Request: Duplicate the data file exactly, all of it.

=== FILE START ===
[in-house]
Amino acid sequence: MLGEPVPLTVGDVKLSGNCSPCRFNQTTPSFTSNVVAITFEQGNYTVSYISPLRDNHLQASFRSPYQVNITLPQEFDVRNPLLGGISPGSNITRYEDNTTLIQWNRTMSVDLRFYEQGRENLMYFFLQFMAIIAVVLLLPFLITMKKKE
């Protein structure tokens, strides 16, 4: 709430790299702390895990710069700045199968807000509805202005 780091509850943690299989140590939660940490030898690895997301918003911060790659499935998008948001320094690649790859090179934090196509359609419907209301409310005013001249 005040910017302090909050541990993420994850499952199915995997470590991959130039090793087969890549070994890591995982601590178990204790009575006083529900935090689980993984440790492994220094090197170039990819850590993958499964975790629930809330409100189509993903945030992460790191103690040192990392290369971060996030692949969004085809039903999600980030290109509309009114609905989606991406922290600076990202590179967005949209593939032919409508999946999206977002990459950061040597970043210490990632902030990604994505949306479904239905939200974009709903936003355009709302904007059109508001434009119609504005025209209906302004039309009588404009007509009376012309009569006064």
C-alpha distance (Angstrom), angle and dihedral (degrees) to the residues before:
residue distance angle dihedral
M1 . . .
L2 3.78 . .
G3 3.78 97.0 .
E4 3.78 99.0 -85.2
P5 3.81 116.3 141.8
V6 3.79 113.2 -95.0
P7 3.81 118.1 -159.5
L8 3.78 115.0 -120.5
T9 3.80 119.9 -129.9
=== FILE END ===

[in-house]
Amino acid sequence: MLGEPVPLTVGDVKLSGNCSPCRFNQTTPSFTSNVVAITFEQGNYTVSYISPLRDNHLQASFRSPYQVNITLPQEFDVRNPLLGGISPGSNITRYEDNTTLIQWNRTMSVDLRFYEQGRENLMYFFLQFMAIIAVVLLLPFLITMKKKE
């Protein structure tokens, strides 16, 4: 709430790299702390895990710069700045199968807000509805202005 780091509850943690299989140590939660940490030898690895997301918003911060790659499935998008948001320094690649790859090179934090196509359609419907209301409310005013001249 005040910017302090909050541990993420994850499952199915995997470590991959130039090793087969890549070994890591995982601590178990204790009575006083529900935090689980993984440790492994220094090197170039990819850590993958499964975790629930809330409100189509993903945030992460790191103690040192990392290369971060996030692949969004085809039903999600980030290109509309009114609905989606991406922290600076990202590179967005949209593939032919409508999946999206977002990459950061040597970043210490990632902030990604994505949306479904239905939200974009709903936003355009709302904007059109508001434009119609504005025209209906302004039309009588404009007509009376012309009569006064």
C-alpha distance (Angstrom), angle and dihedral (degrees) to the residues before:
residue distance angle dihedral
M1 . . .
L2 3.78 . .
G3 3.78 97.0 .
E4 3.78 99.0 -85.2
P5 3.81 116.3 141.8
V6 3.79 113.2 -95.0
P7 3.81 118.1 -159.5
L8 3.78 115.0 -120.5
T9 3.80 119.9 -129.9